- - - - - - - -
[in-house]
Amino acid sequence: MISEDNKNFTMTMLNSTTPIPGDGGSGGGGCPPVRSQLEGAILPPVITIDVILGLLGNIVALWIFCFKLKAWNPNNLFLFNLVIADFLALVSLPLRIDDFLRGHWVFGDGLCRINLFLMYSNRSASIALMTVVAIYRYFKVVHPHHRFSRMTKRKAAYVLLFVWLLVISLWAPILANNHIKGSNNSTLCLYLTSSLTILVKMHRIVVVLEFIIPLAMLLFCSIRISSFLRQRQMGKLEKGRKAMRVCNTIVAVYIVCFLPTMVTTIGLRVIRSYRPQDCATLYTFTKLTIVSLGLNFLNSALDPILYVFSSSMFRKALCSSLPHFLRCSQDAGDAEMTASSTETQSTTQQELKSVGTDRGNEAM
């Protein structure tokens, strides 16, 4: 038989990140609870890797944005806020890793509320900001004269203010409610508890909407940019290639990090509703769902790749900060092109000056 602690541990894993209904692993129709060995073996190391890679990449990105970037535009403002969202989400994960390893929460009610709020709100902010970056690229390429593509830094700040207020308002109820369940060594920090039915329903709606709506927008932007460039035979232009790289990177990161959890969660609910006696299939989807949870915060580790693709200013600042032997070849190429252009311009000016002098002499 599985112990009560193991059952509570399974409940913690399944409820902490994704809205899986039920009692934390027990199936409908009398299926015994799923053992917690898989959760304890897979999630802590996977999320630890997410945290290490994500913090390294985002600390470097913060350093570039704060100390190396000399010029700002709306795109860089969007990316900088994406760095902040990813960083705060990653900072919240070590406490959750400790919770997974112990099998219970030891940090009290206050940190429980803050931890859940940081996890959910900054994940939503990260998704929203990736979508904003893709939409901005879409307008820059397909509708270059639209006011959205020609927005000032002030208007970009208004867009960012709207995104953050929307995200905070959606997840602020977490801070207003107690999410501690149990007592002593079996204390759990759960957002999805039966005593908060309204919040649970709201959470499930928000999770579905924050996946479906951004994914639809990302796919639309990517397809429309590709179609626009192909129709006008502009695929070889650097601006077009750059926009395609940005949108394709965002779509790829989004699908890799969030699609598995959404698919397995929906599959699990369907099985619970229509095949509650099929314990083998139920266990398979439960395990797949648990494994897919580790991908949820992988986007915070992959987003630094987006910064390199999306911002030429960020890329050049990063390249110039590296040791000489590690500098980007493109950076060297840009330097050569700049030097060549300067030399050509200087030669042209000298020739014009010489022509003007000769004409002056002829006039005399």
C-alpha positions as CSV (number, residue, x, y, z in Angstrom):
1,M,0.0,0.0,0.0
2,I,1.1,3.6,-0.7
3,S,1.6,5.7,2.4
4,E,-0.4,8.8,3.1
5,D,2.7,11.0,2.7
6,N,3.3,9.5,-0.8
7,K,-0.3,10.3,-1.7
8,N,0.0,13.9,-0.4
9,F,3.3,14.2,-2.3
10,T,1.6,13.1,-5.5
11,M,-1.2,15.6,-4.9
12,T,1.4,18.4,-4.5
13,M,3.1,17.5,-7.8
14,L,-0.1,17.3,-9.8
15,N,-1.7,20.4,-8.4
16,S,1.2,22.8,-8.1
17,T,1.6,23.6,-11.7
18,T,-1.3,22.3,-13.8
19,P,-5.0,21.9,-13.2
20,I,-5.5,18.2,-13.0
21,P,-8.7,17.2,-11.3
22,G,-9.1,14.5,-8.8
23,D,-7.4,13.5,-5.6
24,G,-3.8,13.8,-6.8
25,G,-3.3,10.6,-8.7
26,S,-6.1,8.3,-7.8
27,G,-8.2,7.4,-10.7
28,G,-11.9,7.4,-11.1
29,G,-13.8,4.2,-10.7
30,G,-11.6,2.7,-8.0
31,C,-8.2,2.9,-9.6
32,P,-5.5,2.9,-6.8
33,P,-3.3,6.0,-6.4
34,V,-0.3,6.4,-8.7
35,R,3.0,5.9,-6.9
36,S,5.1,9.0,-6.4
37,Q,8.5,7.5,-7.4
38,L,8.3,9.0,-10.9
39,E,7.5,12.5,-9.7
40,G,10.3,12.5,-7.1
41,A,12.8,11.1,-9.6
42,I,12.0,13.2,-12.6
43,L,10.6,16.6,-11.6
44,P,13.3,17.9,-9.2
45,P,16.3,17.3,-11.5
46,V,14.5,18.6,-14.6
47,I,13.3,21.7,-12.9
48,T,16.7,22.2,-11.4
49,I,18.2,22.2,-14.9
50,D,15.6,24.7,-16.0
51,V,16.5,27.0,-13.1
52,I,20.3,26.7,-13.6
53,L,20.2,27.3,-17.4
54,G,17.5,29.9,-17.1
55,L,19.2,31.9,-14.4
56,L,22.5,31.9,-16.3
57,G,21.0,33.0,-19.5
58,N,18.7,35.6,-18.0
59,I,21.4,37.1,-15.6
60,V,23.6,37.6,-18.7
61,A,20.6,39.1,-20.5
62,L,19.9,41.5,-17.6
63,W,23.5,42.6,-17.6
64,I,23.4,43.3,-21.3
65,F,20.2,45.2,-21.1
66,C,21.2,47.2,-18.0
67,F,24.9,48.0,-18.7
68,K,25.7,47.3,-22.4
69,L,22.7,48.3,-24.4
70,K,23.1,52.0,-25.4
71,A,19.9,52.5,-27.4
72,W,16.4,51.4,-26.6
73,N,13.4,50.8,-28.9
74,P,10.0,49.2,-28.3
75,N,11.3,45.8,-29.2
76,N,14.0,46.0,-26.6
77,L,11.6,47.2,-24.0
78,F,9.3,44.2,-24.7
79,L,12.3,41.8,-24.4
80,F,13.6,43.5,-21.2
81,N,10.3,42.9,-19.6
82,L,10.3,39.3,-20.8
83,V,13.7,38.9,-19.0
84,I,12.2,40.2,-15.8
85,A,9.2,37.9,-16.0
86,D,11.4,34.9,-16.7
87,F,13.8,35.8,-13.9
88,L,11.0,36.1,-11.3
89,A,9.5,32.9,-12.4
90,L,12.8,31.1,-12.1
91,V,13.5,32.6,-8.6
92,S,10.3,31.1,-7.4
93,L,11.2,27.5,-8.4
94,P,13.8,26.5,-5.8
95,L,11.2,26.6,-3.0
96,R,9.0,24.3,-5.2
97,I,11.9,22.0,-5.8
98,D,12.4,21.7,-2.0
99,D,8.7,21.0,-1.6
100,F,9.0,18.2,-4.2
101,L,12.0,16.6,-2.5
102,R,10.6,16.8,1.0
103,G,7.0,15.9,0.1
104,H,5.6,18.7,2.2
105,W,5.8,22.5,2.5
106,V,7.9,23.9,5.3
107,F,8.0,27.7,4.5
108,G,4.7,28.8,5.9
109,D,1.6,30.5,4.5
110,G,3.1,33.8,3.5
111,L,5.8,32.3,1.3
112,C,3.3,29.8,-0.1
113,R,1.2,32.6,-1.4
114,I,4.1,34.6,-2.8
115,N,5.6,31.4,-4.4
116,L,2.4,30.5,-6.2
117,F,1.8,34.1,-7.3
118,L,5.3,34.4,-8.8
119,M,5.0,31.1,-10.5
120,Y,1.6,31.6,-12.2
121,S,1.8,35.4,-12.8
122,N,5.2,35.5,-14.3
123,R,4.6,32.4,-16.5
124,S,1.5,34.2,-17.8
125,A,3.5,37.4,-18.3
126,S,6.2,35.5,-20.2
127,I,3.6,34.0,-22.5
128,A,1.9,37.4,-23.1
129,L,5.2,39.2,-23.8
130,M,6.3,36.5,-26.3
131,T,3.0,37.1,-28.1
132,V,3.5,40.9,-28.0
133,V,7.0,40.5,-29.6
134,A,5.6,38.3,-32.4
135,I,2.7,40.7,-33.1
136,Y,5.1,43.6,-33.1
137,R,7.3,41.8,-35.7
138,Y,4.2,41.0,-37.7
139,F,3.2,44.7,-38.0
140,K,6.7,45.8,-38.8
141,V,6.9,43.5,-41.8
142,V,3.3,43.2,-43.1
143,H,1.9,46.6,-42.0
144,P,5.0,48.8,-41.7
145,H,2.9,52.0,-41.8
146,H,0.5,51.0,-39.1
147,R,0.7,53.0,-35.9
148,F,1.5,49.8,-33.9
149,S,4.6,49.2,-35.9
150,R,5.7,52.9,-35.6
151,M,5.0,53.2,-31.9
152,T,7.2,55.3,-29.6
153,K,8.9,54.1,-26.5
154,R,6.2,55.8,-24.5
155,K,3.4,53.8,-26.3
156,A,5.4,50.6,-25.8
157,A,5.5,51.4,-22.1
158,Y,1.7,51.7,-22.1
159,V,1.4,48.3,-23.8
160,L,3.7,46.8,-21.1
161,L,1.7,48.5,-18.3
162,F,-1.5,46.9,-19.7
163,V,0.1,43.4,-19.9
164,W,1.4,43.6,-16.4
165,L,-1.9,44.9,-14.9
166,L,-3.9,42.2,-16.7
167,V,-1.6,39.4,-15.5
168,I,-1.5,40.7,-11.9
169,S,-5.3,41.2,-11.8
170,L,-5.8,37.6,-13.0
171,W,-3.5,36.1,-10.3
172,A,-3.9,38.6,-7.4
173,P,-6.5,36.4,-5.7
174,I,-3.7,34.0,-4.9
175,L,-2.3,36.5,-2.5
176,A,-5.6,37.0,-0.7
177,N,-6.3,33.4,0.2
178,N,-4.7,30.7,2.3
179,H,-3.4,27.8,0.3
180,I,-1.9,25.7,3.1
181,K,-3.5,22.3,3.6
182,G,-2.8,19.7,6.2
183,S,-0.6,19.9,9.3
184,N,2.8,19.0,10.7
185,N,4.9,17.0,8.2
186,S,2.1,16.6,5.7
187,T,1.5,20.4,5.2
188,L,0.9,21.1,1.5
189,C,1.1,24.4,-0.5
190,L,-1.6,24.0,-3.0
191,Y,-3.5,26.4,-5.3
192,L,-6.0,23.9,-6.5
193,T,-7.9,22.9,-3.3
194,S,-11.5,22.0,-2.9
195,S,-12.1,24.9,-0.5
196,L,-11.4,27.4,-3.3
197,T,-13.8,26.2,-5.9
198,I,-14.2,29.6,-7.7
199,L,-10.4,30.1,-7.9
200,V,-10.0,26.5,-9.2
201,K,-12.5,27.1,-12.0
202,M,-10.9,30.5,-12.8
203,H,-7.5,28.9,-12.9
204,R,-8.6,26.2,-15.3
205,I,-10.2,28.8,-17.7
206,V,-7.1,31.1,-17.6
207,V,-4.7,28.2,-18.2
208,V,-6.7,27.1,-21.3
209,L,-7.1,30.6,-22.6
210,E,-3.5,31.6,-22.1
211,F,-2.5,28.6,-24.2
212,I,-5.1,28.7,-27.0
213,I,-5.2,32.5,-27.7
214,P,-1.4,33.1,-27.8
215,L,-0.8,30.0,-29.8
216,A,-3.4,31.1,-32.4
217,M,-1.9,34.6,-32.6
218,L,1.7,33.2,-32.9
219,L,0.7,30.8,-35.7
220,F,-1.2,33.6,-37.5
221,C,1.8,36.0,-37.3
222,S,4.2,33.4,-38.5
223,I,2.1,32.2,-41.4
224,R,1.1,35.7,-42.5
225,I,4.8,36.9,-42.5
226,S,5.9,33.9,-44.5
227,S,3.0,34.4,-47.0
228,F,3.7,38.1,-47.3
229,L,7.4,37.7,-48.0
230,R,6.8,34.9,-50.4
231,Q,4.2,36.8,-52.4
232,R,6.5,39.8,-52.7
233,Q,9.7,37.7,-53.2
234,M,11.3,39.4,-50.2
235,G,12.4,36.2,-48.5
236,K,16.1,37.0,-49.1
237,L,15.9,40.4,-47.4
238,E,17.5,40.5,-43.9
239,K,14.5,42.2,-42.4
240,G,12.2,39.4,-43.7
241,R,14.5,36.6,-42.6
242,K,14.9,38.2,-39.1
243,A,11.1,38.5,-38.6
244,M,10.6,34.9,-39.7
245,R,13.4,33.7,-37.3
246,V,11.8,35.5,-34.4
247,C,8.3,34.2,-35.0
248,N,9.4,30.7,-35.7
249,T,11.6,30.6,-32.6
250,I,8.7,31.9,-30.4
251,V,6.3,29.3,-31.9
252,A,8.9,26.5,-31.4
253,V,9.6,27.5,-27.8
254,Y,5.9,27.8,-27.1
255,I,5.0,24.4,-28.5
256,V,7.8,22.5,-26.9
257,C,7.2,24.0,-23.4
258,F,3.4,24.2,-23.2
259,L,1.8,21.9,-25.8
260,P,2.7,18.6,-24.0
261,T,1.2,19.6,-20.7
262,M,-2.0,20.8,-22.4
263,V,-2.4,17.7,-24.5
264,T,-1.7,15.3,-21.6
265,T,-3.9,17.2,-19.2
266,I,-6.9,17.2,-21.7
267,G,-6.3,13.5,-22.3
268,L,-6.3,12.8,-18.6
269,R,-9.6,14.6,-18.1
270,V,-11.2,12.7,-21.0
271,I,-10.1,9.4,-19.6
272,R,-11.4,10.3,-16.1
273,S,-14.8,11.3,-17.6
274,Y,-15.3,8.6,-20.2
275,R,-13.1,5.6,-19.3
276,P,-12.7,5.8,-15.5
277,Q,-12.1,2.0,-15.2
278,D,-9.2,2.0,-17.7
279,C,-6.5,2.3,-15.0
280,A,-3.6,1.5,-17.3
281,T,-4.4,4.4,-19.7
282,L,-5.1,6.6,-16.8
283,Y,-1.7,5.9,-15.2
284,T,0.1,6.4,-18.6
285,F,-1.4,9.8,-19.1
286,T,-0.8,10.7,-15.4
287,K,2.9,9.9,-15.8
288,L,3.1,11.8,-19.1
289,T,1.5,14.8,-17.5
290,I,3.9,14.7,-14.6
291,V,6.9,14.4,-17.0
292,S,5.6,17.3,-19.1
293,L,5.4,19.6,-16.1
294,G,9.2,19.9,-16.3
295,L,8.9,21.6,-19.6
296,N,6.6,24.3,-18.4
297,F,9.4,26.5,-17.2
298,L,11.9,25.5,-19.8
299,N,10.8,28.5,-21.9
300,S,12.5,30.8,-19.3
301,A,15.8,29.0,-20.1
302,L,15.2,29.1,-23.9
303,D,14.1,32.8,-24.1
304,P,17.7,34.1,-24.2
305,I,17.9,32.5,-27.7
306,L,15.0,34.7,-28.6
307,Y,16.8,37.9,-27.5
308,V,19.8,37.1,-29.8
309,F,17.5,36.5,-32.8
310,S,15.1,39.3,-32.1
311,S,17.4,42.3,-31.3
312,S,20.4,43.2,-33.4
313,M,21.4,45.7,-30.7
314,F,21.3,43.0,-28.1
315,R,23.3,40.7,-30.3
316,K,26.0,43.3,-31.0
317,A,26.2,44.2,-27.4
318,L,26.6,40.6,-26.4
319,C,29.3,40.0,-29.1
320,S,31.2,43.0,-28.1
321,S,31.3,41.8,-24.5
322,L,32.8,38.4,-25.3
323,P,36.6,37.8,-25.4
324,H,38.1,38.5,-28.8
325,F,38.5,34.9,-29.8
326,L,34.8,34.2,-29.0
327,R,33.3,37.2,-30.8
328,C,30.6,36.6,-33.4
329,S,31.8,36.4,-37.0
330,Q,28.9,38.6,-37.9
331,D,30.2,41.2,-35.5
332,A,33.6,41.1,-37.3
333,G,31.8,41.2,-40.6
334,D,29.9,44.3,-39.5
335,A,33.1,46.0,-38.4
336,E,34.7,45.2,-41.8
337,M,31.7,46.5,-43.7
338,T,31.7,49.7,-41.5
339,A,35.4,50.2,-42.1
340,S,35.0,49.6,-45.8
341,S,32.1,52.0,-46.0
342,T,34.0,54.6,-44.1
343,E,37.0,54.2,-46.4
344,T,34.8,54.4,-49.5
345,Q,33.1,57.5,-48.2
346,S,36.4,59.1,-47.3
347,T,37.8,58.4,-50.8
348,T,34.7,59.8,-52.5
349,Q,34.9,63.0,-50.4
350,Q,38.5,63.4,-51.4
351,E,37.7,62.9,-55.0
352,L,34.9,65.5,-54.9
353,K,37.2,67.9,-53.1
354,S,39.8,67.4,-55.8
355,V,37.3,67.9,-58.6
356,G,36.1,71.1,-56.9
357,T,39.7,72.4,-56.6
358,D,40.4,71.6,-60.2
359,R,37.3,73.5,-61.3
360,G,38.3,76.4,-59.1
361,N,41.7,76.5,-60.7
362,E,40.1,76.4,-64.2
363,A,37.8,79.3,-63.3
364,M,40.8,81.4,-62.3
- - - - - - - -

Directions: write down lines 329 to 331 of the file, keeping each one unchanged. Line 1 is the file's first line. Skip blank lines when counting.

325,F,38.5,34.9,-29.8
326,L,34.8,34.2,-29.0
327,R,33.3,37.2,-30.8